Most business owners minimize taxable income by eliminating expenses that are not directly related to the business’s operations. These expenses might cover personal auto, insurance, cellphone, child care, medical care, travel, among others. For this reason, adjusting the financial statements by “adding back” these expenses is often necessary to show potential owners the actual cash flow available.
Adjusting the financials allows us to compare your business to other businesses using seller’s discretionary earnings (SDE), also referred to as seller’s discretionary cash flow (SDCF), adjusted cash flow, owner benefit, recast earnings or normalized earnings.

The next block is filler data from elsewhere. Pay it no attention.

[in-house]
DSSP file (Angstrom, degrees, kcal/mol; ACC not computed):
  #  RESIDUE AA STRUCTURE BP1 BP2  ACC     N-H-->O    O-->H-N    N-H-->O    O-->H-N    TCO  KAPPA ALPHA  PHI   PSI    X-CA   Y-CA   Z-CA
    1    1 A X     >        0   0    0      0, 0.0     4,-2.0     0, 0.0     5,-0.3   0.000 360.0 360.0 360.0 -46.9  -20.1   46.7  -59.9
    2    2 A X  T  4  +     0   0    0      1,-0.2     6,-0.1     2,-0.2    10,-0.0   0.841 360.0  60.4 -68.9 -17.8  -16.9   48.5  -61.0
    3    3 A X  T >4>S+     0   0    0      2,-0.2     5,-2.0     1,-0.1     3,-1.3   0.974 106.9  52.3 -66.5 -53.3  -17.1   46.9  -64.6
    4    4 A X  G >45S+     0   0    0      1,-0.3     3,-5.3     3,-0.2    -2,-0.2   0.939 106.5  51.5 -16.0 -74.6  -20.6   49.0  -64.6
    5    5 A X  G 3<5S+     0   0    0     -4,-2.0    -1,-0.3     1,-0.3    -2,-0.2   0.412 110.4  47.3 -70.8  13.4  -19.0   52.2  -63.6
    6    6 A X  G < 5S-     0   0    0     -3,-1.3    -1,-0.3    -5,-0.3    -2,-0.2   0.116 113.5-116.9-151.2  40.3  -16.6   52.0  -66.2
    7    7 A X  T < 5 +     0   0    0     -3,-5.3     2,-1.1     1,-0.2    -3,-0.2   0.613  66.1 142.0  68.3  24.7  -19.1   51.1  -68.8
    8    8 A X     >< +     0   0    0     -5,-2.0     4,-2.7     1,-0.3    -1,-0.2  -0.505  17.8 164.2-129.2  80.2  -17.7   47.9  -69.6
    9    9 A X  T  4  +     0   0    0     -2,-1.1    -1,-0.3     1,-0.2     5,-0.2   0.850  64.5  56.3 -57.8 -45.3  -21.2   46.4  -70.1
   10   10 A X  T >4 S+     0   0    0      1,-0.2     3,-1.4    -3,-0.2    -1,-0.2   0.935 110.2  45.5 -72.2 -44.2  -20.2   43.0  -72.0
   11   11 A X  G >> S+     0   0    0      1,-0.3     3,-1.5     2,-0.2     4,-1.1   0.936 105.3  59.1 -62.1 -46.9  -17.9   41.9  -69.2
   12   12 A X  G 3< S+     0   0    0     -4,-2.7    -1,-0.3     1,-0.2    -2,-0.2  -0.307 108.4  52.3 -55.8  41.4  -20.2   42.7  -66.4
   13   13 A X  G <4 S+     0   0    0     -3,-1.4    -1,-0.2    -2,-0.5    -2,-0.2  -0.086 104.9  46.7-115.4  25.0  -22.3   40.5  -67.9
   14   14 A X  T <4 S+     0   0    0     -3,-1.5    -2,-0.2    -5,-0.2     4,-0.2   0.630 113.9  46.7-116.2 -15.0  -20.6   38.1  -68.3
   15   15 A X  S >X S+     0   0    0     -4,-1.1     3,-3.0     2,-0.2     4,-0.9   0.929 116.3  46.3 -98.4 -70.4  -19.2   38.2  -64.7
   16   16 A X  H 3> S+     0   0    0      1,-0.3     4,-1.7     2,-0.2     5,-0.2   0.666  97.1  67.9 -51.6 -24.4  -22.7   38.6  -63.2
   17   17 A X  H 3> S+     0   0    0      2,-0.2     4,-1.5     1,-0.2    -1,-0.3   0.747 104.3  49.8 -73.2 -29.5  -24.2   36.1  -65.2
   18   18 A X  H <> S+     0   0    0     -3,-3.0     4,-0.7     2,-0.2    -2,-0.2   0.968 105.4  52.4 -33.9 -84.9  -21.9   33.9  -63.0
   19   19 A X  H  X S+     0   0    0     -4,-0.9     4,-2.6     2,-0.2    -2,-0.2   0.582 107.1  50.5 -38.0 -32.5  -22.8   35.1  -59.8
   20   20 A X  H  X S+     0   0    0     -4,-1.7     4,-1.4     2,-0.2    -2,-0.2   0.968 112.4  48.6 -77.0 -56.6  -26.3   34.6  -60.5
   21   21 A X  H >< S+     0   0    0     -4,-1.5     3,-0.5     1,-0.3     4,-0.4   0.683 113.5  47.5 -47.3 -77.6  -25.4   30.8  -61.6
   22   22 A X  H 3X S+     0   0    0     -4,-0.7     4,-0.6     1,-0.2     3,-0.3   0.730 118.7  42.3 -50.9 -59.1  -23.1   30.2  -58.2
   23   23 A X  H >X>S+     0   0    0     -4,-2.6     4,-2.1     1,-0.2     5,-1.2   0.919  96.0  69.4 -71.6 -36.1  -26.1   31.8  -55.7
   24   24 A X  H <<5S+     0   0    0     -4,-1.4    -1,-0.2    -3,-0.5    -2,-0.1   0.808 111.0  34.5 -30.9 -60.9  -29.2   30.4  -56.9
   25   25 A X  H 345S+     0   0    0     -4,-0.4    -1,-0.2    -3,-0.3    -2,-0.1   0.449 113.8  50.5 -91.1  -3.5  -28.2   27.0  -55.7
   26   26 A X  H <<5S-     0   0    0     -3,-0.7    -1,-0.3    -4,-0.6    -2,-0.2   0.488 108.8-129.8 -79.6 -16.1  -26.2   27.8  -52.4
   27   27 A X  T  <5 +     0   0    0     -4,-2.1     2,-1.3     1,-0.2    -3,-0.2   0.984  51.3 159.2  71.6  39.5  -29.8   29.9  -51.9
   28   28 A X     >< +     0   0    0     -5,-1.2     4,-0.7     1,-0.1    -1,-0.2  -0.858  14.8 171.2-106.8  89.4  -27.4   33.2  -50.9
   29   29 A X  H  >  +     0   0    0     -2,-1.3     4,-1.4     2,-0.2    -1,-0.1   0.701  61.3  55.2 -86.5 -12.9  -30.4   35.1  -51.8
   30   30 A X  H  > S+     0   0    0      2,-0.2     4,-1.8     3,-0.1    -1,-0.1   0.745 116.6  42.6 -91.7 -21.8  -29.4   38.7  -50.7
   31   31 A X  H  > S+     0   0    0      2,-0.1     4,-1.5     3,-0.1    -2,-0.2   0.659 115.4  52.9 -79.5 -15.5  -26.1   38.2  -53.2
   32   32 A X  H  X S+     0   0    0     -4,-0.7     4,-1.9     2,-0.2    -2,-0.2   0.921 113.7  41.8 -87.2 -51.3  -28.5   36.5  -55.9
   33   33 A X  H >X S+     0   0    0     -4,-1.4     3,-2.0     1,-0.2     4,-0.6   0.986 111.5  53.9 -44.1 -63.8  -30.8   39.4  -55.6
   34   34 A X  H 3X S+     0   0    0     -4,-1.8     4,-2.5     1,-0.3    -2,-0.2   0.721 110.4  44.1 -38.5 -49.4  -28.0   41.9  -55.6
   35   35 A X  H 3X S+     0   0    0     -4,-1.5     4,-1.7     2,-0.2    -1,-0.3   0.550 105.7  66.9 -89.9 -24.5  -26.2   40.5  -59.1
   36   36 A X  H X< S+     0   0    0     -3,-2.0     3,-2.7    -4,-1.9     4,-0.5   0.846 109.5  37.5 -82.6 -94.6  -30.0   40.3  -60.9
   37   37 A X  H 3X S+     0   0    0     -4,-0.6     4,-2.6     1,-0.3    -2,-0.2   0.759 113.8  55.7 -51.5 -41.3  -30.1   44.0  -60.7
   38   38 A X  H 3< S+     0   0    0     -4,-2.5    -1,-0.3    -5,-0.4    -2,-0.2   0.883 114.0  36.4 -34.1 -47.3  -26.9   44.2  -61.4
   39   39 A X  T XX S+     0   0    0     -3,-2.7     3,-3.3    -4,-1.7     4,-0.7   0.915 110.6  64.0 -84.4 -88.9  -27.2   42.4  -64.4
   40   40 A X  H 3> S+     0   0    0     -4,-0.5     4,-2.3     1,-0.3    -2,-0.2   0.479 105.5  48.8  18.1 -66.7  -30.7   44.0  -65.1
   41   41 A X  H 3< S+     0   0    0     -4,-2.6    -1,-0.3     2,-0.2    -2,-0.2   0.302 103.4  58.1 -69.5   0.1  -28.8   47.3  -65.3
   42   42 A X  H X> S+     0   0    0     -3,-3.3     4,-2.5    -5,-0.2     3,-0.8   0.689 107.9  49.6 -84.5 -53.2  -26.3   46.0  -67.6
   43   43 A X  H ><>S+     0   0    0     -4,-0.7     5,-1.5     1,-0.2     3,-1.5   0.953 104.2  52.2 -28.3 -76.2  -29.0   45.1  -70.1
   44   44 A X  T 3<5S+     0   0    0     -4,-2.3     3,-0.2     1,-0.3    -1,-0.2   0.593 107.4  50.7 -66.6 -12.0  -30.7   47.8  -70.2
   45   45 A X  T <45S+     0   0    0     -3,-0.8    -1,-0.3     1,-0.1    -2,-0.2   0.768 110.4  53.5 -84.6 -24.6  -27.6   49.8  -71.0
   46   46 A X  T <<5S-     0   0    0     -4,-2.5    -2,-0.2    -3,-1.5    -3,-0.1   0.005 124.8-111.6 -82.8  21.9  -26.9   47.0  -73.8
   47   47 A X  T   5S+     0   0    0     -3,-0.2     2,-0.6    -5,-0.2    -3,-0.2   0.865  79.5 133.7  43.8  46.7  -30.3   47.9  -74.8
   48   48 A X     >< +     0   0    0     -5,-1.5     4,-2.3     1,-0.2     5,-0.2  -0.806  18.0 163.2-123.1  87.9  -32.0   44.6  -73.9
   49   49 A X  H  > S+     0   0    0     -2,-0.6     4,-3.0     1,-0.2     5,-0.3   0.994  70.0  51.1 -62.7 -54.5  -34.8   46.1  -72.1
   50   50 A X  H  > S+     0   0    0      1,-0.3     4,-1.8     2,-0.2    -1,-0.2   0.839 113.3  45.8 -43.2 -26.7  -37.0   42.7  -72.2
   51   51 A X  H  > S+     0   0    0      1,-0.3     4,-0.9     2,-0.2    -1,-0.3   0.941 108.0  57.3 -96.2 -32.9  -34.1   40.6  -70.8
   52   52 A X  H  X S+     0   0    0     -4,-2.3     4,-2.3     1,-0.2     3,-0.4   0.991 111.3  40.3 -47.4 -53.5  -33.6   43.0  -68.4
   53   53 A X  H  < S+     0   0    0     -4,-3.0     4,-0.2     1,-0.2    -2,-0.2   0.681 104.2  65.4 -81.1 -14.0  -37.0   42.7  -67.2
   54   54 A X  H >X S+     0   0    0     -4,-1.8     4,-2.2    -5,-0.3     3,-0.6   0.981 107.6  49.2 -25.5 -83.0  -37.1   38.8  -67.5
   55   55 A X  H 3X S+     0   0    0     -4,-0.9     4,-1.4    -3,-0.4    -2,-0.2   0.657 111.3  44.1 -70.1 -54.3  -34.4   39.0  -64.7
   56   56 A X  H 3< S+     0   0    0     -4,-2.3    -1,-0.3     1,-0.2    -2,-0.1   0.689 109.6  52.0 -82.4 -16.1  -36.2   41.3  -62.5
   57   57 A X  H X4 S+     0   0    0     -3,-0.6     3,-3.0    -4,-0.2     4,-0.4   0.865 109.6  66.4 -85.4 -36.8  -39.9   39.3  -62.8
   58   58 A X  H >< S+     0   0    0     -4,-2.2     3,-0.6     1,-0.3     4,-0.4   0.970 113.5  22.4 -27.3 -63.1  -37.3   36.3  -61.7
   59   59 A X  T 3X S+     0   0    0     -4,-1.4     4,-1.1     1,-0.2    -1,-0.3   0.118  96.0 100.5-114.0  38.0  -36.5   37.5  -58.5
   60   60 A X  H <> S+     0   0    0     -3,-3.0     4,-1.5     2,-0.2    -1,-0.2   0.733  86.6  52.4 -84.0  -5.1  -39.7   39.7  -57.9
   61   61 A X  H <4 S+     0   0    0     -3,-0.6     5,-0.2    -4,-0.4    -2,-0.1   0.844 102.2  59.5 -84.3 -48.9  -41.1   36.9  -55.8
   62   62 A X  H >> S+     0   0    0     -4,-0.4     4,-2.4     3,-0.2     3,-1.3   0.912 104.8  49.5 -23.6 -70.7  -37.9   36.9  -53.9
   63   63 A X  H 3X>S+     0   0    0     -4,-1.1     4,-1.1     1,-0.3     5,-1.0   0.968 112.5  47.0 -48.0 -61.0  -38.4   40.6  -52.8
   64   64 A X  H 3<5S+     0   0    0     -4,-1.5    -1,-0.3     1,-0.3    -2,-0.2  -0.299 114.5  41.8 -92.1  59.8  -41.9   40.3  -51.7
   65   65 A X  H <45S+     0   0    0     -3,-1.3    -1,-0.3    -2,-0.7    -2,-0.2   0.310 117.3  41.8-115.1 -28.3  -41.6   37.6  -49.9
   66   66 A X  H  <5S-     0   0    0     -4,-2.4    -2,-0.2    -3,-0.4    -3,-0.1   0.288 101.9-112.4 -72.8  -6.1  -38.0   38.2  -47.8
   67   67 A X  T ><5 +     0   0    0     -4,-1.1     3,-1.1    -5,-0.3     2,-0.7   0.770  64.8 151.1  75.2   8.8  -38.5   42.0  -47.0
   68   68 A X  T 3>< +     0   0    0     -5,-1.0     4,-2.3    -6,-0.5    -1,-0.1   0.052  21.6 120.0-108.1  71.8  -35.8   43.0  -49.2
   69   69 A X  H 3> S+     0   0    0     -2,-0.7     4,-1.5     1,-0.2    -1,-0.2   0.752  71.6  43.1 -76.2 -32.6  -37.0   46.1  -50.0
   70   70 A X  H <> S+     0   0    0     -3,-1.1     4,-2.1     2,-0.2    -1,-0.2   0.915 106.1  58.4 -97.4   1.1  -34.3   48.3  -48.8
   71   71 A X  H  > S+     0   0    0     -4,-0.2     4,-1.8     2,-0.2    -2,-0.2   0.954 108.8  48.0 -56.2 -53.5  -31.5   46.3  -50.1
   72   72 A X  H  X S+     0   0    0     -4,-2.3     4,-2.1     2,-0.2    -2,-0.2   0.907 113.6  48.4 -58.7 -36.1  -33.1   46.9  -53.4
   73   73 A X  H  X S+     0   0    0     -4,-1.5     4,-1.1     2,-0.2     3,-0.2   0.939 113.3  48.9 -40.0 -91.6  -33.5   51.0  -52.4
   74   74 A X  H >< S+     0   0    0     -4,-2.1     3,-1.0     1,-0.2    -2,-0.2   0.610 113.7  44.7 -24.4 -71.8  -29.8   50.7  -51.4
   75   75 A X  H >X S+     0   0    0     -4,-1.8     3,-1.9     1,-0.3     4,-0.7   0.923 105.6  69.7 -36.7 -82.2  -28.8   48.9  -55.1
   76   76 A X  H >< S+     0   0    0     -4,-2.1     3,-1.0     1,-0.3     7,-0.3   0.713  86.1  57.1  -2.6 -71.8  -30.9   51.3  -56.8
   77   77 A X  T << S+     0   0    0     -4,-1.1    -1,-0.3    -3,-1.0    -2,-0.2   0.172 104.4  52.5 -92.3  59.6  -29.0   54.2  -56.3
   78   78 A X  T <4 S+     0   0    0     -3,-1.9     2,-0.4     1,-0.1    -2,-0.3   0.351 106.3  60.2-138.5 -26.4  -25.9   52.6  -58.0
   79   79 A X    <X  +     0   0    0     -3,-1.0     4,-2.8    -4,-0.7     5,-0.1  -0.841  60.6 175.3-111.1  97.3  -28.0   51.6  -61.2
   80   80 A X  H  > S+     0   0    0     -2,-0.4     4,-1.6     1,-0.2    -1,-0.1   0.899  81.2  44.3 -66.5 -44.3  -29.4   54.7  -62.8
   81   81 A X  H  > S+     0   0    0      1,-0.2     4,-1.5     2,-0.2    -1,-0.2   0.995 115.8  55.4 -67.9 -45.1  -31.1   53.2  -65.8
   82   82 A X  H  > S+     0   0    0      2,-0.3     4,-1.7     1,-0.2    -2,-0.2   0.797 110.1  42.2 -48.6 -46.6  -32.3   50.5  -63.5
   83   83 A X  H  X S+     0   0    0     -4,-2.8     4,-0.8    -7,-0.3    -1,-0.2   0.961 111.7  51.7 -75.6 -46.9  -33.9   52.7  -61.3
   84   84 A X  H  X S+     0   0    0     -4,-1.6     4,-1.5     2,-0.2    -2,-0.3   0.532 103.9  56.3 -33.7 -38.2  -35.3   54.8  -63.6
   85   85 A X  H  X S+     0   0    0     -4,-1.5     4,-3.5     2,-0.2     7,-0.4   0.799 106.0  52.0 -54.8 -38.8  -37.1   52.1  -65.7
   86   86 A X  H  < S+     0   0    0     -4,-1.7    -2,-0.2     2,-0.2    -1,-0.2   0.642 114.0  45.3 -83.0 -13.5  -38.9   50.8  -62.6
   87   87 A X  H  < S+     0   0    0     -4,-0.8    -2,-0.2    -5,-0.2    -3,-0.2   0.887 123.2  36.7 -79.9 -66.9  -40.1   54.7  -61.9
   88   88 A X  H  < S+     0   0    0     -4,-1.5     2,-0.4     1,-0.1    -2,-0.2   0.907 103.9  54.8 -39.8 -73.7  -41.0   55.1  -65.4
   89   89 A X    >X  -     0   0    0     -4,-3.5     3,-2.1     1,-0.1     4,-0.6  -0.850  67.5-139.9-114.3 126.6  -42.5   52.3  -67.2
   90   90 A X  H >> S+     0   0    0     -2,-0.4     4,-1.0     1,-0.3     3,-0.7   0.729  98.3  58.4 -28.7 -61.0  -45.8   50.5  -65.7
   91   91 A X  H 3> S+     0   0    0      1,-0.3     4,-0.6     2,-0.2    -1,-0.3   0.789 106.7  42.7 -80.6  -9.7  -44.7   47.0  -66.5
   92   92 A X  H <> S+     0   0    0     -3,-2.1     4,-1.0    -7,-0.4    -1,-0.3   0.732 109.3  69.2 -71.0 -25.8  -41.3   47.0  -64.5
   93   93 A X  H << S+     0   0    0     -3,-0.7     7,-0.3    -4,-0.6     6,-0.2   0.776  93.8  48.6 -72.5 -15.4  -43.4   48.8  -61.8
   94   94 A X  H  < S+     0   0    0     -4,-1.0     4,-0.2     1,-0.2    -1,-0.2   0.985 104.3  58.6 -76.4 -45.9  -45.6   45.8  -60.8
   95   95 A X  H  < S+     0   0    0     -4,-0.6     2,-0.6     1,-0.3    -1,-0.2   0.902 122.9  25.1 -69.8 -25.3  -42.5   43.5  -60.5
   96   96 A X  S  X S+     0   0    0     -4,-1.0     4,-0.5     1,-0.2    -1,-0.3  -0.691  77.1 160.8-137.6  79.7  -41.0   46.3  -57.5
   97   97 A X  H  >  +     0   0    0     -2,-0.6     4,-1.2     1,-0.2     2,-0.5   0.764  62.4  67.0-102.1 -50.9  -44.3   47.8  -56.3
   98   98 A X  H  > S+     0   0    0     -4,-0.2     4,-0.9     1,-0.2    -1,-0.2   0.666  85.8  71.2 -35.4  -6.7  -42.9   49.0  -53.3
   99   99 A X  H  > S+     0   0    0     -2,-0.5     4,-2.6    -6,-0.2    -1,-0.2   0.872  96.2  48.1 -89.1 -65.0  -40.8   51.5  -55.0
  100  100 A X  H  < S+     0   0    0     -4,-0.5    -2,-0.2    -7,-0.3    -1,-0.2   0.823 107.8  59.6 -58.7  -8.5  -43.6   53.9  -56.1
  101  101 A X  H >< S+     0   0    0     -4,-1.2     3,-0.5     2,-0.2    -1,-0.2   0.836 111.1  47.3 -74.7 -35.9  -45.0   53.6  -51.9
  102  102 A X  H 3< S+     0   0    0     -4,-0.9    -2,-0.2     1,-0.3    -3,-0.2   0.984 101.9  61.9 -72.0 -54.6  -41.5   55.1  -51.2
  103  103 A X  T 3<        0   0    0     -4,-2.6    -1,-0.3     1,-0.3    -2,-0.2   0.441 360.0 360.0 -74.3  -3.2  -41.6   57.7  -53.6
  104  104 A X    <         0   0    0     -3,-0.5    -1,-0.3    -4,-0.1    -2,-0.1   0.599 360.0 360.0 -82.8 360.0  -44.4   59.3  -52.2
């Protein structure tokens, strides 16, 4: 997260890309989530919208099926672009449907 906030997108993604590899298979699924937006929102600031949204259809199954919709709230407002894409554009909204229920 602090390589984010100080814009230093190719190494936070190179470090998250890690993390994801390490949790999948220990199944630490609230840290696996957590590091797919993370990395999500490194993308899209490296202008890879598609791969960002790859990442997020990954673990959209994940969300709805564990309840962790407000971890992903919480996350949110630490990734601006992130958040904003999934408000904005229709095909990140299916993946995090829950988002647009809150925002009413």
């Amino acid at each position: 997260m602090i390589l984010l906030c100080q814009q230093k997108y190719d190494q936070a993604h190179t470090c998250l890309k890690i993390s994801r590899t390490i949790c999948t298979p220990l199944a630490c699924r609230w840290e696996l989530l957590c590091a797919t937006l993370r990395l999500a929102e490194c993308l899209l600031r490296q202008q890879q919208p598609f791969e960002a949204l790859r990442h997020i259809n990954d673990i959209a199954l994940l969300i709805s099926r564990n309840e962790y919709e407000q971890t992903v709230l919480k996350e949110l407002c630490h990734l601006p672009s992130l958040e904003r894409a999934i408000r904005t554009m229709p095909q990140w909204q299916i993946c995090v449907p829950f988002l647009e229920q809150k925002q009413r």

Among all these terms, SDE is the most common metric used by business brokers and many other professionals, including buyers.Seller’s Discretionary Earnings or SDE is defined by the International Business Broker’s Association (IBBA) as:
Pre-tax net income (the bottom line profit that appears on profit and loss statements); plus
Owner’s compensation paid to all owners, less the cost needed to replace a second or third owner; plus
Interest expense; plus
Depreciation and amortization; plus
Discretionary expenses (auto, cellphone, meals, entertainment, travel, etc.); plus
Adjustments for extraordinary , non-operating revenue or expenses , non-recurring expenses or revenue (lawsuit, flood damage, etc.)
Pre-Tax Net Income